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This section will inform you on gaming procedures, rules, policies and limits of PlayNow.com's game of Texas Hold'em.
is abbreviation for Rules.
The object of Texas Hold'em is to create the best five-card hand using seven cards.
Before the Deal:
The Dealer Button:
The dealer in Texas Hold'em will start to deal each game contingent upon which player has the "button." The button is a graphical representation ("D") of which player is the "dealer." Although the dealer will be dealing the Hold'em game, the player who has the button placed in front of his/her seat gets to play his/her cards as if he were the actual dealer. When the cards are dealt to players, they are dealt in a manner as if the player was actually dealing in a live environment.
Please note that depending on the number of players and the seat location, the button move may be very subtle. Players are asked to pay special attention to where the button is placed.
Because a player is "on the button" two players are asked to "post the big or small blinds". The blinds serve a purpose similar to antes in that they put forced money into the pot that gives players an incentive to enter the hand. However, only two players will "post" or "put up" the blinds.
The first blind is called the "small blind". This bet is usually half the minimum bet of the game, although in some games, the fraction is slightly different. In $0.10-0.20 limit, the small blind is $0.10, and in $5-10 no-limit, the small blind is $5.
The second blind is called the "big blind" and is always the same size as the game's minimum bet, e.g., in a $5-10 limit game, the big blind is $5 and in a $5-10 no-limit game, the big blind is $10.
The player directly left of the button will have the "small blind." The player directly to the left of the small blind will have the "big blind" of the full amount or the lowest game limit.
During heads-up play, the player with the button will have the "small blind" and the player to his/her left will have the "big blind."
Now that there is a Button and small and big blinds, the game is ready to deal. The dealer always deals from the player closest to the dealer's left. Moving clockwise around the table, the game will "deal-in" each player. The players will be dealt one card face down, then a second card face down. A round of betting will occur starting with the player seated to the left of the big blind.
How many raises will be allowed per betting round in fixed limit games?
The general poker rule is a "cap" of three raises allowed per betting round with three or more players. However, if there is a "heads up" situation whereby only two players remain in the game, then raises are unlimited.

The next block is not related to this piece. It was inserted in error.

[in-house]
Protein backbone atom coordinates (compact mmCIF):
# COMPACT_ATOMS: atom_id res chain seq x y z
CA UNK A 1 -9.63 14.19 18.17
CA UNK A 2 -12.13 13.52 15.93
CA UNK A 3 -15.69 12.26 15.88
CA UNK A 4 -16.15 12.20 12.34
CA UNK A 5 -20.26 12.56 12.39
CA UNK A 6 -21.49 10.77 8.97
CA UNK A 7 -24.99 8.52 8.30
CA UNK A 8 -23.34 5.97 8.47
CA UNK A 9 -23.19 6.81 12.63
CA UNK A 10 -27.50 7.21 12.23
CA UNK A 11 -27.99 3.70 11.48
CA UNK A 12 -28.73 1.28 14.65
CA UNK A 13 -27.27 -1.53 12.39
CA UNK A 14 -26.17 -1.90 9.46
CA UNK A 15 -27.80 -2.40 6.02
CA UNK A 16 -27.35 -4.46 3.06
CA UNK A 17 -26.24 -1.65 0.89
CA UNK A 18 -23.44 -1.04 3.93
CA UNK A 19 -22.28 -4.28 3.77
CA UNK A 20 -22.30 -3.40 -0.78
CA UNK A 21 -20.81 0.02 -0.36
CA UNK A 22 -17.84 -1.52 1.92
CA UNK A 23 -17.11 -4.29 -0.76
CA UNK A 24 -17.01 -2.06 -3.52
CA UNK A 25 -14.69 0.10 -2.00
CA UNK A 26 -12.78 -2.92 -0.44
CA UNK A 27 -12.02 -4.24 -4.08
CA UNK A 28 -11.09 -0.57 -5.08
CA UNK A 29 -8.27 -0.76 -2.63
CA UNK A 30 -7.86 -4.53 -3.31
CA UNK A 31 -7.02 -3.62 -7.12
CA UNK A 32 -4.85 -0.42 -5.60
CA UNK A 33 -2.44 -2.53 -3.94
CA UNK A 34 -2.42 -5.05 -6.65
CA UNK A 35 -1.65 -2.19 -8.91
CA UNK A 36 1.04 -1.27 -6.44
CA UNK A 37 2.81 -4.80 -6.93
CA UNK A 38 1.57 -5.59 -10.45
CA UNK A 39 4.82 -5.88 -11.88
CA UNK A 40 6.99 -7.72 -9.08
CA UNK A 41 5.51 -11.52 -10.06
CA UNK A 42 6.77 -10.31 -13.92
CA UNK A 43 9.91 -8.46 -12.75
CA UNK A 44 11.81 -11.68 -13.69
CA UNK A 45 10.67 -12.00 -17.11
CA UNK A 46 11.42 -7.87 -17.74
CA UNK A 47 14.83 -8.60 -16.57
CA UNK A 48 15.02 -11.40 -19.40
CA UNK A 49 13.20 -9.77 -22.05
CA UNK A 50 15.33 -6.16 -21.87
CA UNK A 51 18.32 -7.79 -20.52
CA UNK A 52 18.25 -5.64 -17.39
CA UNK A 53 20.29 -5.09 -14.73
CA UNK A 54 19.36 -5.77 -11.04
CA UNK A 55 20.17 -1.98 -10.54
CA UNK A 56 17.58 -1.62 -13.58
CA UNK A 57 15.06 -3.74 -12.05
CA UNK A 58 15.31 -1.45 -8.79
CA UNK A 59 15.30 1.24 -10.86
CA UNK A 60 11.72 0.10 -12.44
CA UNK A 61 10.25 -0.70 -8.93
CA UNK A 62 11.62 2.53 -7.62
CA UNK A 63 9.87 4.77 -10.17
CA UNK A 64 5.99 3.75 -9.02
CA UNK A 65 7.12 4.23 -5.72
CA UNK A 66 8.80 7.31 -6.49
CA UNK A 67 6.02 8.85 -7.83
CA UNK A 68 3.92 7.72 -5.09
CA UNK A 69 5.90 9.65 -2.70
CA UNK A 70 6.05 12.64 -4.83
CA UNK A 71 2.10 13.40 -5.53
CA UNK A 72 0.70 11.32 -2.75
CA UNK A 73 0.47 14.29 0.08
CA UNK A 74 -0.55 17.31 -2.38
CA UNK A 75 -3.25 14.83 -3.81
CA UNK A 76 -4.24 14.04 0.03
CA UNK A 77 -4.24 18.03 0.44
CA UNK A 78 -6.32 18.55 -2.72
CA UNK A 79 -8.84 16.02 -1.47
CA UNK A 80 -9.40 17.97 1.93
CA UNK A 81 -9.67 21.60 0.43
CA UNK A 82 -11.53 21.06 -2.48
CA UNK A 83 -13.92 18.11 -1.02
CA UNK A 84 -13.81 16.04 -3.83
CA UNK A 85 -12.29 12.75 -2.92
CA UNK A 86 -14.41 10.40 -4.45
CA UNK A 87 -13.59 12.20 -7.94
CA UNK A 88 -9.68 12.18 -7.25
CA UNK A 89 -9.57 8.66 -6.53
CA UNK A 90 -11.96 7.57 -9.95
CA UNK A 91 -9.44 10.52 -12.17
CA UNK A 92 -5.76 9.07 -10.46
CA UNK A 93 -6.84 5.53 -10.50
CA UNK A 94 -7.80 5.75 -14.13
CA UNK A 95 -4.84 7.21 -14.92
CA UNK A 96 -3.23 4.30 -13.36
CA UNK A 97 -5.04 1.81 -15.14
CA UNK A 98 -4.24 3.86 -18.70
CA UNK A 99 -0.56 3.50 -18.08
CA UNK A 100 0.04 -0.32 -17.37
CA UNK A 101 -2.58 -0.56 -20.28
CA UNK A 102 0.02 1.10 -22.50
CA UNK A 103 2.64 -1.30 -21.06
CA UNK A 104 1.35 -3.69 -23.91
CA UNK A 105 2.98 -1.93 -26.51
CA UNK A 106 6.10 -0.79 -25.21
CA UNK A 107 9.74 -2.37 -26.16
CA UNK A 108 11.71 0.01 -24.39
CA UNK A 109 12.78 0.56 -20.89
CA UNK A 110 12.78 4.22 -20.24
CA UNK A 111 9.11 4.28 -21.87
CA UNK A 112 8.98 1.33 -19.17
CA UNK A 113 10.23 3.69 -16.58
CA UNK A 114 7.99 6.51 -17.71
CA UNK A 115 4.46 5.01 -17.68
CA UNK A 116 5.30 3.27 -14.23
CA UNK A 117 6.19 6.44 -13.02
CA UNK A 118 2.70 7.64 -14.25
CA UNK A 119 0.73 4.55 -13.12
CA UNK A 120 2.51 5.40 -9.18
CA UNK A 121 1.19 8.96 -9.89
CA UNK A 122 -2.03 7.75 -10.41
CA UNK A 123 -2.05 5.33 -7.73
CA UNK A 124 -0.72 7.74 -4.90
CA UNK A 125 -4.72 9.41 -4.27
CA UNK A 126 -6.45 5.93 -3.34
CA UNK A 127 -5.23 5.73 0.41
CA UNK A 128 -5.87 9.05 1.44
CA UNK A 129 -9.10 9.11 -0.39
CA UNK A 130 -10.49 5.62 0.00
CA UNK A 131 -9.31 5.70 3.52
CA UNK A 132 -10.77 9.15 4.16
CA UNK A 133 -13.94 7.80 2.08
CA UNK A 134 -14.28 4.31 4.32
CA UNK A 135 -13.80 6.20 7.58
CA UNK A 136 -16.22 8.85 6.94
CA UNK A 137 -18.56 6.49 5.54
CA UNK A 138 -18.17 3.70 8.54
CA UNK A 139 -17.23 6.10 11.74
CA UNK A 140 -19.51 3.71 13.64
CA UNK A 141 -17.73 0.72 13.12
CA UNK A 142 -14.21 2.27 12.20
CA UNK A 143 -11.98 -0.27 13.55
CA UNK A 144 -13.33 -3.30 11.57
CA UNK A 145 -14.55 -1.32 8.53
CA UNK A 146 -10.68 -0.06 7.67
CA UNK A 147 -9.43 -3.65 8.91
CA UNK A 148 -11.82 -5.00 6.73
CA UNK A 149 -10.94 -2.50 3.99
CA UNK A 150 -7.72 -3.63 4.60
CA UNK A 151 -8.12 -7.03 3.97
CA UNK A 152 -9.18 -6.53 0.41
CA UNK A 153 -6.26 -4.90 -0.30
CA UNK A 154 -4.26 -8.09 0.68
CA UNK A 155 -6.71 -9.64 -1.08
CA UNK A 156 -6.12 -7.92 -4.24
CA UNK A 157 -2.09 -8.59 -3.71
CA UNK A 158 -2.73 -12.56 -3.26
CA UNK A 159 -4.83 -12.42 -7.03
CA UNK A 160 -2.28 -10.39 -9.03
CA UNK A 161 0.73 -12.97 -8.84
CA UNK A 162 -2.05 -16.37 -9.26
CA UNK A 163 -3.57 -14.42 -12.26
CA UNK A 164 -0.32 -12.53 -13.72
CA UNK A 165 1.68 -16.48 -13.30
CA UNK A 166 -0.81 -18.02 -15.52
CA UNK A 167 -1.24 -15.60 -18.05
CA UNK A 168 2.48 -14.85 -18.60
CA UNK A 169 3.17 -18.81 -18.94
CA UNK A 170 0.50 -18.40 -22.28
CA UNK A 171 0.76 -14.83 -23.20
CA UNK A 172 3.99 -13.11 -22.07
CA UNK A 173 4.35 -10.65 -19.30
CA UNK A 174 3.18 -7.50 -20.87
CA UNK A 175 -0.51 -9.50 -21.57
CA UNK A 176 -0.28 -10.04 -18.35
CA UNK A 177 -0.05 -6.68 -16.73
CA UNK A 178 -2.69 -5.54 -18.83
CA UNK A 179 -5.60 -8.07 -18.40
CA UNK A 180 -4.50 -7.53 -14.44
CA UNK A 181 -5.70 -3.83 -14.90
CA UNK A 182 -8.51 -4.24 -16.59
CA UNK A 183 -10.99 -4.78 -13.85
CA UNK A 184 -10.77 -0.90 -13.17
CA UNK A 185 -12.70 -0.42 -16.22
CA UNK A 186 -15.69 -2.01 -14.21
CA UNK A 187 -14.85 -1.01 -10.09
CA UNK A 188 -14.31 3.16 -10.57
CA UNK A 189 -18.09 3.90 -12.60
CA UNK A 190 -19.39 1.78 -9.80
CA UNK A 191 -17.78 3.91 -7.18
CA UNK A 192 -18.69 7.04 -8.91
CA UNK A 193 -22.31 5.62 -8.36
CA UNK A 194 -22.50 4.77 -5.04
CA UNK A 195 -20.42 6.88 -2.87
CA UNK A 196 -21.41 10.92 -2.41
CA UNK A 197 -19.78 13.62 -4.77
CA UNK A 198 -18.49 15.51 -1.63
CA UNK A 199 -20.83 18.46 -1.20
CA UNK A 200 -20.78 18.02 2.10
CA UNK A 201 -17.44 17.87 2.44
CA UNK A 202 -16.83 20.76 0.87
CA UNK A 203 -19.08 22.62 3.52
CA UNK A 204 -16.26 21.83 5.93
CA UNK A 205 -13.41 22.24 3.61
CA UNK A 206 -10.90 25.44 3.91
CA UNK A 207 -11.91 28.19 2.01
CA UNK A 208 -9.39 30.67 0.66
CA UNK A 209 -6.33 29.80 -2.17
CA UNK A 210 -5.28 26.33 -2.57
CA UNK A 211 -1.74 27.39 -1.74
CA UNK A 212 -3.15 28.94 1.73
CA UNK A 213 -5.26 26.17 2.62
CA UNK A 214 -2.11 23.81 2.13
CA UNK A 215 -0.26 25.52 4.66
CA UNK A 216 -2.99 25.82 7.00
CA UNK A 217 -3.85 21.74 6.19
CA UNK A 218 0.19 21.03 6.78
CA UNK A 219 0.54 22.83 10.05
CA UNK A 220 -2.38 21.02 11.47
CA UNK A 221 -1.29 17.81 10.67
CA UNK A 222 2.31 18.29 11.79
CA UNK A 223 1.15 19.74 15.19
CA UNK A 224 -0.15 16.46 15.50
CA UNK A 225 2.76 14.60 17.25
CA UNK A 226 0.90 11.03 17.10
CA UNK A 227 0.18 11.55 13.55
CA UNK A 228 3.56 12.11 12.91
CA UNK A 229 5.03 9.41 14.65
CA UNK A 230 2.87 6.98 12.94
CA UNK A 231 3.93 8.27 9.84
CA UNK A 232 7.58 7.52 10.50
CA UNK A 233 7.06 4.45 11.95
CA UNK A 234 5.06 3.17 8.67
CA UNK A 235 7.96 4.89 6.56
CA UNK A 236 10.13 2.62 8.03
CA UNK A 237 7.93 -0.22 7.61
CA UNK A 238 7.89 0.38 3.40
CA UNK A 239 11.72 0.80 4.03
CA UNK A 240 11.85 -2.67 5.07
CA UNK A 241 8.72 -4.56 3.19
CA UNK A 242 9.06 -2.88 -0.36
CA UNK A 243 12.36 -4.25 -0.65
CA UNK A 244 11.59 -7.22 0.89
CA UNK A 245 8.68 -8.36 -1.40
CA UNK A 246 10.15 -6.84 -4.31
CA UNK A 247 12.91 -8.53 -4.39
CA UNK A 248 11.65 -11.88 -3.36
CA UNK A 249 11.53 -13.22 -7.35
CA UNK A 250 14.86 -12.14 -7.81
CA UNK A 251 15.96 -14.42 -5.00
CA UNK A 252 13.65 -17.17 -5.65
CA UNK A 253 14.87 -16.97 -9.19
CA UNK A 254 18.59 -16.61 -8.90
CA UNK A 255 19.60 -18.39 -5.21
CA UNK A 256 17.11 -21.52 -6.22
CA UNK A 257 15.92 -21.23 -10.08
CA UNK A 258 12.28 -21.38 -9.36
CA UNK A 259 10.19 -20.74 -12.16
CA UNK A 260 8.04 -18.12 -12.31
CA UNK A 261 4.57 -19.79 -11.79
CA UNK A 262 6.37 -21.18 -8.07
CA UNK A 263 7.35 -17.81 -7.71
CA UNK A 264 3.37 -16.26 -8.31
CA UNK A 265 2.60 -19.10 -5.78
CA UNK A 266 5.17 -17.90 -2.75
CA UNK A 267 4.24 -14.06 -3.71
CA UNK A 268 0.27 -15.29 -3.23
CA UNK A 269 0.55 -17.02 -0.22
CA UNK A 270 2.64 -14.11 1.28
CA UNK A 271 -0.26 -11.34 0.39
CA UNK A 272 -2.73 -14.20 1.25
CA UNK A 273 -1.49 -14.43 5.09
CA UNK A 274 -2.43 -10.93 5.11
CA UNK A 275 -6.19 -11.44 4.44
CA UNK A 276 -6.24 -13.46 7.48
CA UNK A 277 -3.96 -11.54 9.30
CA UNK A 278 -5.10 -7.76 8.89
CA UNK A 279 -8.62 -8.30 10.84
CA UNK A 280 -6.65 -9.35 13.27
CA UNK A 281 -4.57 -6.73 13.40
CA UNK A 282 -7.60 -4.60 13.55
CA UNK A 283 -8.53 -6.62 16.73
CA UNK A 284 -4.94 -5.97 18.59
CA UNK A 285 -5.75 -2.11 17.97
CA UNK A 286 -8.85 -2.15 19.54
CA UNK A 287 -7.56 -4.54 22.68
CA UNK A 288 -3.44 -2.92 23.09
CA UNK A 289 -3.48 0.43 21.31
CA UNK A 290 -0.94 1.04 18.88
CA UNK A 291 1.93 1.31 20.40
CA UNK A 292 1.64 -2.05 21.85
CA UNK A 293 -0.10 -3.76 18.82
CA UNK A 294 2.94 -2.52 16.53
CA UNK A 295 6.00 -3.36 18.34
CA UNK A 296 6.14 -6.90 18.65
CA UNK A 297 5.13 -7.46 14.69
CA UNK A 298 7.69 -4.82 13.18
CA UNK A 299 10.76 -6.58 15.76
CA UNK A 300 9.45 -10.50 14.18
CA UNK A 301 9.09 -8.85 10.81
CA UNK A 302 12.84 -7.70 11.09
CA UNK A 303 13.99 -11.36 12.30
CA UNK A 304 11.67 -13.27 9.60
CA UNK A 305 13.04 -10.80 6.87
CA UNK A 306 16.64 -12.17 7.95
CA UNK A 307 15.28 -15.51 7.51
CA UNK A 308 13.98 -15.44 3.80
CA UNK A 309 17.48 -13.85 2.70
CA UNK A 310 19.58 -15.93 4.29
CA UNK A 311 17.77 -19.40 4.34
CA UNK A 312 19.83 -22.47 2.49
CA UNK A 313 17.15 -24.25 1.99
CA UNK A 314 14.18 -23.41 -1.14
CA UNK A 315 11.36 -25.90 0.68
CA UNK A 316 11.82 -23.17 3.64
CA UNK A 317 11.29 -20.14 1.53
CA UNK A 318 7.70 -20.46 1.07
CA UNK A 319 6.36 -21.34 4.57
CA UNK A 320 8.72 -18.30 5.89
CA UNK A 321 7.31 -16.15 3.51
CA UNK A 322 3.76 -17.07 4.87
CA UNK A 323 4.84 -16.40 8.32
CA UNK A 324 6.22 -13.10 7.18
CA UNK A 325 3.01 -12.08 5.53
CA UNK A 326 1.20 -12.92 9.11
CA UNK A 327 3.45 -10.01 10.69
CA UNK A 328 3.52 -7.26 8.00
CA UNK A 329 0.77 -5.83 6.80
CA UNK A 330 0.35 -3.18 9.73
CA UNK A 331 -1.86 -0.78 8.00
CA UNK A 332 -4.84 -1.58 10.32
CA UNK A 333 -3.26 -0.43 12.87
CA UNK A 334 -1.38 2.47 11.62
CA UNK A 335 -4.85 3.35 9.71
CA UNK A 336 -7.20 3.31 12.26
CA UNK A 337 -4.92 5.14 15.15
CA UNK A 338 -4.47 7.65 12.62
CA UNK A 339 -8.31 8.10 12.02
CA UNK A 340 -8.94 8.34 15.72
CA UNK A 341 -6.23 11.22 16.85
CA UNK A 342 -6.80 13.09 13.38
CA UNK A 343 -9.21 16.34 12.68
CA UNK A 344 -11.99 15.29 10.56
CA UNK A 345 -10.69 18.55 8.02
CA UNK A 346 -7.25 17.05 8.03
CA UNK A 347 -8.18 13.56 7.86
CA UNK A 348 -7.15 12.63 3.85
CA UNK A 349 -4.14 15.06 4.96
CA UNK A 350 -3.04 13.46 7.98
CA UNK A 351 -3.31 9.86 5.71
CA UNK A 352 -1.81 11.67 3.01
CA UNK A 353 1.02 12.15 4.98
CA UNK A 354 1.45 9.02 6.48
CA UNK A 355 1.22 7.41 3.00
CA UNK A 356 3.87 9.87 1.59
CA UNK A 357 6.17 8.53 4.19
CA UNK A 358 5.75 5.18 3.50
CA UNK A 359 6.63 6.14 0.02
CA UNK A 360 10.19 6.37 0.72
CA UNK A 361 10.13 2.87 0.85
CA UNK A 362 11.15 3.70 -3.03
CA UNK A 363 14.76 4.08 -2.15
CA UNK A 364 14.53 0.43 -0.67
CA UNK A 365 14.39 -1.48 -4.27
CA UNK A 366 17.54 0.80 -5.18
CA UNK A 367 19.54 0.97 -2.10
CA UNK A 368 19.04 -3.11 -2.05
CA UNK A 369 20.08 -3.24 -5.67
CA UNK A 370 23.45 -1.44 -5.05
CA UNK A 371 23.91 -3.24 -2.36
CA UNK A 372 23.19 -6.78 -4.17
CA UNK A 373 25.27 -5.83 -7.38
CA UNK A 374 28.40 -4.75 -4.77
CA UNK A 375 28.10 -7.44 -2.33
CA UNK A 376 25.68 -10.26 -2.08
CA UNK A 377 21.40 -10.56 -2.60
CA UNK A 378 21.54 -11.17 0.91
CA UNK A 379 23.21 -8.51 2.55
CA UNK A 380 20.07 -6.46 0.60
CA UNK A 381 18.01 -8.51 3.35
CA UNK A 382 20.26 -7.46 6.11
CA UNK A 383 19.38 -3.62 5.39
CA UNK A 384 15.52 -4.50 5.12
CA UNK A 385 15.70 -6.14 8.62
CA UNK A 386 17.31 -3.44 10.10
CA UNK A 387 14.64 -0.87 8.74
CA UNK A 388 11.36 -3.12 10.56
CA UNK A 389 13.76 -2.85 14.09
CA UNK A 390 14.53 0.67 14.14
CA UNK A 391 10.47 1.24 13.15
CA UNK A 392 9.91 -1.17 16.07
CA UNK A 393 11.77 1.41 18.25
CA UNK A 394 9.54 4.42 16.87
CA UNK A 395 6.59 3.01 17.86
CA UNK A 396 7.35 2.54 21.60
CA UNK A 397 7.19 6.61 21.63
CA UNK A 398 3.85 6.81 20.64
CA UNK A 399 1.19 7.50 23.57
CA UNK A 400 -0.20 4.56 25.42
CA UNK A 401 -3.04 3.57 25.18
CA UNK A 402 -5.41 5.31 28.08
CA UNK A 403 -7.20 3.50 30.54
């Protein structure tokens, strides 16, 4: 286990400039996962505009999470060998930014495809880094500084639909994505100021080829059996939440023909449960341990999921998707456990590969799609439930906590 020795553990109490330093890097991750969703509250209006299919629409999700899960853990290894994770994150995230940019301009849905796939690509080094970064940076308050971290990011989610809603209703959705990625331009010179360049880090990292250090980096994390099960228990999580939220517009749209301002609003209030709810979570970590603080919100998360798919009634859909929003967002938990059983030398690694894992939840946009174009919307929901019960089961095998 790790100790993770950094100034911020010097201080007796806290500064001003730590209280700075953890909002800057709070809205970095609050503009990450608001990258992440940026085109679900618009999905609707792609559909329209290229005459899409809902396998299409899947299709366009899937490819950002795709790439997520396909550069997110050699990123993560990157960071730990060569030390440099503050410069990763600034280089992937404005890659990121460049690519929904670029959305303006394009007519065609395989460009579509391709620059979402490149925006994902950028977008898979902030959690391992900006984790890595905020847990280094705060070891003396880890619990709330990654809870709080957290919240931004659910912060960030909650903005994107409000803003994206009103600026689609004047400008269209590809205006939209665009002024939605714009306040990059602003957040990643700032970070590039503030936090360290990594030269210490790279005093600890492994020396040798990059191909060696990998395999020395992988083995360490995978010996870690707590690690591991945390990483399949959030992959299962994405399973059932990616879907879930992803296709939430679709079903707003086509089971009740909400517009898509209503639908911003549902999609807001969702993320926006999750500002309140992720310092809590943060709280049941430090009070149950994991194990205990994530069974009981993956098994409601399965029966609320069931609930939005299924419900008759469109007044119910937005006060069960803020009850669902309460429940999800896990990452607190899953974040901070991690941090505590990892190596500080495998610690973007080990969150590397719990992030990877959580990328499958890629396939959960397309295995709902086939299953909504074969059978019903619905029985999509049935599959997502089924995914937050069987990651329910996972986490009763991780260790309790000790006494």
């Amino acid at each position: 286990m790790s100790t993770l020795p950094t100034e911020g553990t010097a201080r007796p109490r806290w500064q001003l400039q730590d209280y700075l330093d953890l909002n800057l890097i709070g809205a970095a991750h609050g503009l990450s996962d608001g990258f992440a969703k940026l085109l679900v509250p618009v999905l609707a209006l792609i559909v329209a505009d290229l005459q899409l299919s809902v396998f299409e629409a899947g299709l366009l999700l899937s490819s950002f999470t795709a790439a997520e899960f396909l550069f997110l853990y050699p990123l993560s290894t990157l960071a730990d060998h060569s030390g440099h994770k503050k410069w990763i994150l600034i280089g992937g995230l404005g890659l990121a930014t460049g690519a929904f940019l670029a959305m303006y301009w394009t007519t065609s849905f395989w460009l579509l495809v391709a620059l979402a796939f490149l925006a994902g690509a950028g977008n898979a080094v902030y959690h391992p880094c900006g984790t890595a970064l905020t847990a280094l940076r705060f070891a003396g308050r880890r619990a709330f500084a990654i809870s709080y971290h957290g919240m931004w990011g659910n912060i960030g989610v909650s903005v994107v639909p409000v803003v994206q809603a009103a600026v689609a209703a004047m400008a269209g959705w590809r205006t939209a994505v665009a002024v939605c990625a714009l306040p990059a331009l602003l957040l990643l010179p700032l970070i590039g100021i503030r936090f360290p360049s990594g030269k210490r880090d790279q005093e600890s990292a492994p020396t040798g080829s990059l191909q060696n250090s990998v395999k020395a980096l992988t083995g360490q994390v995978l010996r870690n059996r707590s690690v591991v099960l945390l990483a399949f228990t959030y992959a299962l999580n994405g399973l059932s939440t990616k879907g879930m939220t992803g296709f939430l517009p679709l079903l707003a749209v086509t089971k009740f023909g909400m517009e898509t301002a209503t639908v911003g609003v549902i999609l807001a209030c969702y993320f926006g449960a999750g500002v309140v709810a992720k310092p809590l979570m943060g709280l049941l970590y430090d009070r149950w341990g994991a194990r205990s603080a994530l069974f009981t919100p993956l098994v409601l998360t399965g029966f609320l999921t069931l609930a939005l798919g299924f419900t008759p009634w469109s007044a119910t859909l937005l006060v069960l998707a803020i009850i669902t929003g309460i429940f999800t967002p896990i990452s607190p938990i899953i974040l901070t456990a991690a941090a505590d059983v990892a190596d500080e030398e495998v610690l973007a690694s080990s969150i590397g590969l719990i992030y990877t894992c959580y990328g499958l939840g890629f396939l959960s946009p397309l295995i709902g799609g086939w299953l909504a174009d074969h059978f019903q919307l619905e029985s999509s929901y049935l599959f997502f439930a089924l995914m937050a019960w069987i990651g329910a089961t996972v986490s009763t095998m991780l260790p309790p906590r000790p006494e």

Betting on Opening Deal:
The player seated to the left of the big blind will always have the action on the opening deal. This player may not check, but rather can only fold, call, or raise the amount of the big blind.
The game will now advance to each player seated asking to fold, call, or raise until the big blind is reached for an action decision. If no one has raised by the time the play comes back around to the big blind, the big blind has the option to "check" their own BLIND wager or raise.
Once all players have completed the first round of wagering, they will proceed to the flop.
The next cards to be dealt into the game will be the third, fourth and fifth cards in the game. These three cards will not be dealt to each player, but rather placed face up in the center of the table.
But before anything is "flopped", a card must be burned. The dealer will deal face down one card onto the table. After the burn card, the dealer will deal three cards face up in the center of the poker table. These three cards are called "community cards" which are available to all players for potential use to make a poker hand. The area in which these cards lie on the table is commonly referred to as the "board".
The look of the flop:
Now the flop has landed on the "board" and all players now have five cards available to make their hand; two "hole" cards that were dealt on the opening round, and three "community cards" which all players may use. The rule of the determination of the action is as follows.
After the opening deal, the player who is seated closest to the left of the button shall have the initial action for the remainder of the game. If the player who has the button folds, then the button is still active and will remain in front of that player's seat to keep the position of the button constant throughout that game.